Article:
Security Experts:

New 'HavanaCrypt' Ransomware Distributed as Fake Google Software Update

Security researchers at Trend Micro have identified a new ransomware family that is being delivered as a fake Google Software Update application.

Dubbed HavanaCrypt, the ransomware performs multiple anti-virtualization checks and uses a Microsoft web hosting service IP address for its command and control (C&C) server, which allows it to evade detection.

During their analysis of HavanaCrypt, Trend Micro also discovered that it uses a namespace method function that queues a method for execution and that it employs the modules of an open-source password manager during encryption.

Compiled in .NET and protected using the Obfuscar open-source obfuscator, HavanaCrypt hides its window after execution, then checks the AutoRun registry for a “GoogleUpdate” entry and continues with its routine if the registry is not found.

Next, it proceeds with its anti-virtualization routine, which consists of four stages: first, it checks for services associated with virtual machines, then for files related to virtual machine applications, then for file names used for VM executables, and then it checks the machine’s MAC address.

Should all the checks pass, the malware downloads a file named “2.txt” from a Microsoft web hosting service IP address, saves it as a .bat file, and executes it. The batch file contains instructions for Windows Defender to ignore detections in the “Windows” and “User” directories.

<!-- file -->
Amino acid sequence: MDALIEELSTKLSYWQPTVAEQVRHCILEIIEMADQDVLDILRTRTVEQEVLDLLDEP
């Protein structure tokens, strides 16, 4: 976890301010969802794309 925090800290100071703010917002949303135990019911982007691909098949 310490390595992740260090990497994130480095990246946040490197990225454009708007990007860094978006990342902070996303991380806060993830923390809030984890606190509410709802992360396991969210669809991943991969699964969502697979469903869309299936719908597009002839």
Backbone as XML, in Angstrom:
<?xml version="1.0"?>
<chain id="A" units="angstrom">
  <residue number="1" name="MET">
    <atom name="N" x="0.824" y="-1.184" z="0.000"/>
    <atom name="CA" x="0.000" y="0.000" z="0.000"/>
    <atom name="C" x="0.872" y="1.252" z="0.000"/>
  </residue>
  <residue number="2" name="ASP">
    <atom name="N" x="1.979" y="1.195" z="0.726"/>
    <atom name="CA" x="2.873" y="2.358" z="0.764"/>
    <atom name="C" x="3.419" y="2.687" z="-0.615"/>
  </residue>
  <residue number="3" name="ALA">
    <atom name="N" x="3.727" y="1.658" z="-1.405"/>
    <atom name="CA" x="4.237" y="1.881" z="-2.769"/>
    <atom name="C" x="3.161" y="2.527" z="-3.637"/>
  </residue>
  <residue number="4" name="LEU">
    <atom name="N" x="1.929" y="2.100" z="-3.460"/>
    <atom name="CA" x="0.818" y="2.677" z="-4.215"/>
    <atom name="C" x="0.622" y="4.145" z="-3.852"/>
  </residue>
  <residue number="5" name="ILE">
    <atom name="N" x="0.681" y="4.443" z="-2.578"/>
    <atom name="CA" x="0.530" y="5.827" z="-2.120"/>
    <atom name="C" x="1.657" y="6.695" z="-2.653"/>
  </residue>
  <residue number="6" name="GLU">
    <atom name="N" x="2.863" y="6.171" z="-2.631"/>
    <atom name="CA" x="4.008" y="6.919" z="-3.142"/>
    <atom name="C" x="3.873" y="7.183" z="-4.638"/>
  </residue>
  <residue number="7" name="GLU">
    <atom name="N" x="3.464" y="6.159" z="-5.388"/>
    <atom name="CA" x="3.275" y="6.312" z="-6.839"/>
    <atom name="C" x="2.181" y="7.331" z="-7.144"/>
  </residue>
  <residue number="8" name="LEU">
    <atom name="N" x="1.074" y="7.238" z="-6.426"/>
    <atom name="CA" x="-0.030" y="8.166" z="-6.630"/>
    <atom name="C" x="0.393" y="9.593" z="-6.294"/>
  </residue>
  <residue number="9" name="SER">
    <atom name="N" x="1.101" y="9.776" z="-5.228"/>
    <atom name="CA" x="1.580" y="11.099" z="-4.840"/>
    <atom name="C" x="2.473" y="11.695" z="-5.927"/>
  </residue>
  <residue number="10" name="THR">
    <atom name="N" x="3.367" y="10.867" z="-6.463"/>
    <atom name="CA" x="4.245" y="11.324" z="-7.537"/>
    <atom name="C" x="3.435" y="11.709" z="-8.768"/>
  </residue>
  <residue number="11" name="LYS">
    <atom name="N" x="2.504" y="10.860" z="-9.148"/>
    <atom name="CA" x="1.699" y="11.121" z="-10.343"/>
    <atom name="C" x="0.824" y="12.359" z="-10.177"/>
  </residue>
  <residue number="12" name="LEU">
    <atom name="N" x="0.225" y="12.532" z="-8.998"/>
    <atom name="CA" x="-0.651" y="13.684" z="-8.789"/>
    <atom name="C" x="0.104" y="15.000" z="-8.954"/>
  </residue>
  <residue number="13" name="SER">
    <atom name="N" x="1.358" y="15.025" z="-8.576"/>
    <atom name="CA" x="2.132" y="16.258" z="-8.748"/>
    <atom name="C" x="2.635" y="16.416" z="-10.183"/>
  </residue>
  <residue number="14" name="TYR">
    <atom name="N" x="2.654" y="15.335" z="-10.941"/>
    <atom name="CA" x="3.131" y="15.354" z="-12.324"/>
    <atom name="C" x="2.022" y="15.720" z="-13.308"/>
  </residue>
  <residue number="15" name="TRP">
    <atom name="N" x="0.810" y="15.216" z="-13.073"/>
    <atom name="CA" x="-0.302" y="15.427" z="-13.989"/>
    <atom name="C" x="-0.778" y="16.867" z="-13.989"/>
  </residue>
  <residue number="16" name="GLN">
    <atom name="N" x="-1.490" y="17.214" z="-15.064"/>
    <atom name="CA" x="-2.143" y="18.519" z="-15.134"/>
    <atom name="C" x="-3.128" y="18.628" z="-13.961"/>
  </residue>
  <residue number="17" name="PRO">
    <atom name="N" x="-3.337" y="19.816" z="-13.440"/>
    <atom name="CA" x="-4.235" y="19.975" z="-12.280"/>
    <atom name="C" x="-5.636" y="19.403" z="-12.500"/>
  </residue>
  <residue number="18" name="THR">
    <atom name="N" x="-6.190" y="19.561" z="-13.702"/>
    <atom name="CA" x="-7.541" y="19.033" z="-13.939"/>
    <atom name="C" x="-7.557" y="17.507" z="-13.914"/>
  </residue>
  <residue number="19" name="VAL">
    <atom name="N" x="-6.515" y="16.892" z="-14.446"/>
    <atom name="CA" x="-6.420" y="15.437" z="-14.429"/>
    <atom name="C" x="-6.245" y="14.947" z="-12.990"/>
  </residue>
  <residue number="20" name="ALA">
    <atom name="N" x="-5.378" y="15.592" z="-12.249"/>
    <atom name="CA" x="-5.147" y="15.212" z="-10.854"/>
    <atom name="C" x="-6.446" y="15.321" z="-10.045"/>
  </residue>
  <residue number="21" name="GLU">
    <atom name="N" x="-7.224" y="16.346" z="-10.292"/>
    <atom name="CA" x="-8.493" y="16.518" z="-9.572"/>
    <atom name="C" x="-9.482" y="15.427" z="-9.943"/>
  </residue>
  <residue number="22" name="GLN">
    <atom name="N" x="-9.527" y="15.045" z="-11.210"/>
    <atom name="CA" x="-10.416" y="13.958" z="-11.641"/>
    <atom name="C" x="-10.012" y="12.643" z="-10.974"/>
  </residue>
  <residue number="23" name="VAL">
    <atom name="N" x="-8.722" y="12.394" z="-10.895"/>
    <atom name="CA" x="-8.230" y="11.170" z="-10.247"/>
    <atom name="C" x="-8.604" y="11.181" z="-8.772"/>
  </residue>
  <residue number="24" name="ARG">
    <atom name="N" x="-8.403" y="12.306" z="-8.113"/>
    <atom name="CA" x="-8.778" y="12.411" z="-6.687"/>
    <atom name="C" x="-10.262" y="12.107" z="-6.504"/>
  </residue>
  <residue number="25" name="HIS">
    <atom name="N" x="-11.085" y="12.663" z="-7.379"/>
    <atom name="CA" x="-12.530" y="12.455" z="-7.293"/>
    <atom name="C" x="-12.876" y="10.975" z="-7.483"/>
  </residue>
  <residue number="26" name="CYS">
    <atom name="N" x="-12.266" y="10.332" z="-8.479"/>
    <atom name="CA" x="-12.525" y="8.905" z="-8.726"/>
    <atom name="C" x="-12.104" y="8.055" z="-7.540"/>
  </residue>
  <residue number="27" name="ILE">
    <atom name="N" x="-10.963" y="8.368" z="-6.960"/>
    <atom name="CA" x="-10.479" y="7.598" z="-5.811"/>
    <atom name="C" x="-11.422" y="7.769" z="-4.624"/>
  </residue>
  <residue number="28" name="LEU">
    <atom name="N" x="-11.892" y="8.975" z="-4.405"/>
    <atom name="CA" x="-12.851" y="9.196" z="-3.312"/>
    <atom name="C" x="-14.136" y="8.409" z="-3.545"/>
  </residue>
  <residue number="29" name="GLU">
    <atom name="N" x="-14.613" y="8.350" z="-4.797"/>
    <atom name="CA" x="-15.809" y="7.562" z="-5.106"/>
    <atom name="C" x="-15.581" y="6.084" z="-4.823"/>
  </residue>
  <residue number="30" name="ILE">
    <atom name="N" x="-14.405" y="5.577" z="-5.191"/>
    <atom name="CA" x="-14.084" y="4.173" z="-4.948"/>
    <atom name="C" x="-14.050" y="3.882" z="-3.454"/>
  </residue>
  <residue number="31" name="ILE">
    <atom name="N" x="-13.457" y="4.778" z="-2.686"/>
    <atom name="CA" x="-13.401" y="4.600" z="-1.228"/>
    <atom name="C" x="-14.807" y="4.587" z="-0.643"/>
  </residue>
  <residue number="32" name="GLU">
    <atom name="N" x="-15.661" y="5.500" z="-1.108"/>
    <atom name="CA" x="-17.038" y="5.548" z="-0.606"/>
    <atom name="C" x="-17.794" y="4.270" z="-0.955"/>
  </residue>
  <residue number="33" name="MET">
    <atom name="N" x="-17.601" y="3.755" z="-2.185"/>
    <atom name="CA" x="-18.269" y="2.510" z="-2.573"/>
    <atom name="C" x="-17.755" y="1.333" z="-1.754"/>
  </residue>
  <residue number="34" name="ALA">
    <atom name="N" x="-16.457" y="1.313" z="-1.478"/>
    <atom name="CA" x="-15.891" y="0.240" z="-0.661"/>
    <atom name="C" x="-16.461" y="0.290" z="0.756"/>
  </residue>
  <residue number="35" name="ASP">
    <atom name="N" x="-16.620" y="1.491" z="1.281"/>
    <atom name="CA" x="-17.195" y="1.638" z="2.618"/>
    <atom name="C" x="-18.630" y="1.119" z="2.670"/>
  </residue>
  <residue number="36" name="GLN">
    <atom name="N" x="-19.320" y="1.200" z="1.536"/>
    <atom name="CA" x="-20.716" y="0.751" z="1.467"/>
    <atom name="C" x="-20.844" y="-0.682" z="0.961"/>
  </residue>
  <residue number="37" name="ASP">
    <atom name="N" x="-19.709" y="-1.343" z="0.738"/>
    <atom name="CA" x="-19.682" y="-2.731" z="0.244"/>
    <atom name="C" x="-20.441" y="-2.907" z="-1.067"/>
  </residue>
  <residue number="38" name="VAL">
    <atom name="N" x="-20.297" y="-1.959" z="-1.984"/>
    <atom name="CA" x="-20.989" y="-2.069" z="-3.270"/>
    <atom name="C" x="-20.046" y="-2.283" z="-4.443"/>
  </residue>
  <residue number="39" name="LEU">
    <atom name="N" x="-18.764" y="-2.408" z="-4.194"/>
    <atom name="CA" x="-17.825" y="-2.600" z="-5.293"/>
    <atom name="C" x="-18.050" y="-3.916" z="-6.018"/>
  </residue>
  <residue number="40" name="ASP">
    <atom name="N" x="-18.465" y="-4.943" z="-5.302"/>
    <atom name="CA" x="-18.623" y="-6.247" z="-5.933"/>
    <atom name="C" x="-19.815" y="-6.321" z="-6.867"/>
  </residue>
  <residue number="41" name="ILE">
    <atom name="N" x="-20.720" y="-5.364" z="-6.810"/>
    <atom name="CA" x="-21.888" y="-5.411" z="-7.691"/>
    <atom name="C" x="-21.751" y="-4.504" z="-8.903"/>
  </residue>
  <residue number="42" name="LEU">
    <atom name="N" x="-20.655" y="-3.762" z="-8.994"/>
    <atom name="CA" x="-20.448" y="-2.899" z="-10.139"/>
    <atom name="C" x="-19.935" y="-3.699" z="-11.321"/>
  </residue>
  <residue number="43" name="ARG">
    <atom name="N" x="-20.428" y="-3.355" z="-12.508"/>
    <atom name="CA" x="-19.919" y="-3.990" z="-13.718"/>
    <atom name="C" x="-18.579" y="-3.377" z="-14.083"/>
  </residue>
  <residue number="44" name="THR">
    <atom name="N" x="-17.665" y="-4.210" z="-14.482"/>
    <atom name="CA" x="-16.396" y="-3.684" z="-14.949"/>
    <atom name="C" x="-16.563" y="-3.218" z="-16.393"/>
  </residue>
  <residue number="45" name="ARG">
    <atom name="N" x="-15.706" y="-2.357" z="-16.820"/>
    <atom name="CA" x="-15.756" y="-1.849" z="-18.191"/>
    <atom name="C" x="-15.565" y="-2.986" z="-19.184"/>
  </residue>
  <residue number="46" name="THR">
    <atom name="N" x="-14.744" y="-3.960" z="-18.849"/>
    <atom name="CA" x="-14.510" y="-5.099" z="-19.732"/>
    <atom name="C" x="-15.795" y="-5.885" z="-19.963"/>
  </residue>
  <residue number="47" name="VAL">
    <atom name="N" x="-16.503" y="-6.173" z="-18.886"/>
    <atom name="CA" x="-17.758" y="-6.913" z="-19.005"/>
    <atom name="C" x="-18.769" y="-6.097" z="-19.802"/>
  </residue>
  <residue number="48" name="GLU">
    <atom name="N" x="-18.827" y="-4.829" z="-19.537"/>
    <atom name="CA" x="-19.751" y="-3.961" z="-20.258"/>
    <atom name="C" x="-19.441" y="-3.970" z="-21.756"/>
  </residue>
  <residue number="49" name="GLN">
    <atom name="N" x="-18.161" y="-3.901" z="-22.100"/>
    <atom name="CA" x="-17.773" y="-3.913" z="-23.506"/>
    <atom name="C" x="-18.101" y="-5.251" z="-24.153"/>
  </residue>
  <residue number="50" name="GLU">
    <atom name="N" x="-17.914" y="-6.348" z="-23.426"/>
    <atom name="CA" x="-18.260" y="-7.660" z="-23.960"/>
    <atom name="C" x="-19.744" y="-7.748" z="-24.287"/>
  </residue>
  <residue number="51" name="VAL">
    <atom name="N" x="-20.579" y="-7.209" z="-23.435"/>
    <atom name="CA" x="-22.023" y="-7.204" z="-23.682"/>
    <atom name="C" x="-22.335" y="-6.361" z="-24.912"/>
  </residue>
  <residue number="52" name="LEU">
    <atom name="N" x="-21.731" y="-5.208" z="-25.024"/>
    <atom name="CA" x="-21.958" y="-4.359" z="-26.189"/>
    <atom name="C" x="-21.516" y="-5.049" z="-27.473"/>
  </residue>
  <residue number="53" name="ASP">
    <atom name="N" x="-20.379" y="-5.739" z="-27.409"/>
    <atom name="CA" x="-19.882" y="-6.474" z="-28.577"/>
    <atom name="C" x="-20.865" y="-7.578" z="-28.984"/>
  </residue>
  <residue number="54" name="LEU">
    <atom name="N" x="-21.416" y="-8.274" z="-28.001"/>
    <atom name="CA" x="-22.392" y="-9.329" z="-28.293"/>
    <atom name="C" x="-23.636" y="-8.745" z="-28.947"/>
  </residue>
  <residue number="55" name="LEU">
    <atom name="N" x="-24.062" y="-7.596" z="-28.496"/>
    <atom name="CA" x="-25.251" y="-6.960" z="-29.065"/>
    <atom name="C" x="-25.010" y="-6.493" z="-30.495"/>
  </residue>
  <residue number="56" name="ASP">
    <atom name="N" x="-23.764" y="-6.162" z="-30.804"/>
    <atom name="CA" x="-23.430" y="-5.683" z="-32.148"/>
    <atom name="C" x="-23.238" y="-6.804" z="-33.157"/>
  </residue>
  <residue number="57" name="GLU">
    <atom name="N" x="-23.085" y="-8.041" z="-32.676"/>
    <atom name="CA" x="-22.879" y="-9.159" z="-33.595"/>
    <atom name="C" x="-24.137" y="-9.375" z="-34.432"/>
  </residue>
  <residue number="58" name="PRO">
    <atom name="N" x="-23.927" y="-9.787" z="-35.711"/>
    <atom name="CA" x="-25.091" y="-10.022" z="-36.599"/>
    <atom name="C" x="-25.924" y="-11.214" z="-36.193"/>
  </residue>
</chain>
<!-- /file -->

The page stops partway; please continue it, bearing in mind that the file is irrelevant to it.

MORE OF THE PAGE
Next, the ransomware terminates a series of running processes, including those for database applications (Microsoft SQL Server and MySQL) and those of Microsoft Office and Steam.

Then, HavanaCrypt queries all disk drives and deletes all shadow copies, and uses Windows Management Instrumentation (WMI) to identify system restore instances and delete them.

After that, the ransomware drops executable copies of itself in the “ProgramData” and “StartUp” folders, sets them as hidden system files, and drops in the “User Startup” folder a .bat file containing a function that disables the Task Manager.

HavanaCrypt generates a unique identifier (UID) based on system information such as processor cores and ID, processor name, socket, motherboard manufacturer and name, BIOS version, and product number.

During encryption, the malware uses the CryptoRandom function of KeePass Password Safe for generating encryption keys. The threat appends the “.Havana” extension to the encrypted files, and avoids encrypting files with certain extensions or those in specific directories, including that of the Tor browser, suggesting that the malware author might plan communication over the Tor network.

The malware also creates a text file that logs all the directories containing the encrypted files. The file is named foo.txt and the ransomware encrypts it as well. No ransom note is dropped.

“This might be an indication that HavanaCrypt is still in its development phase. Nevertheless, it is important to detect and block it before it evolves further and does even more damage,” Trend Micro explains.

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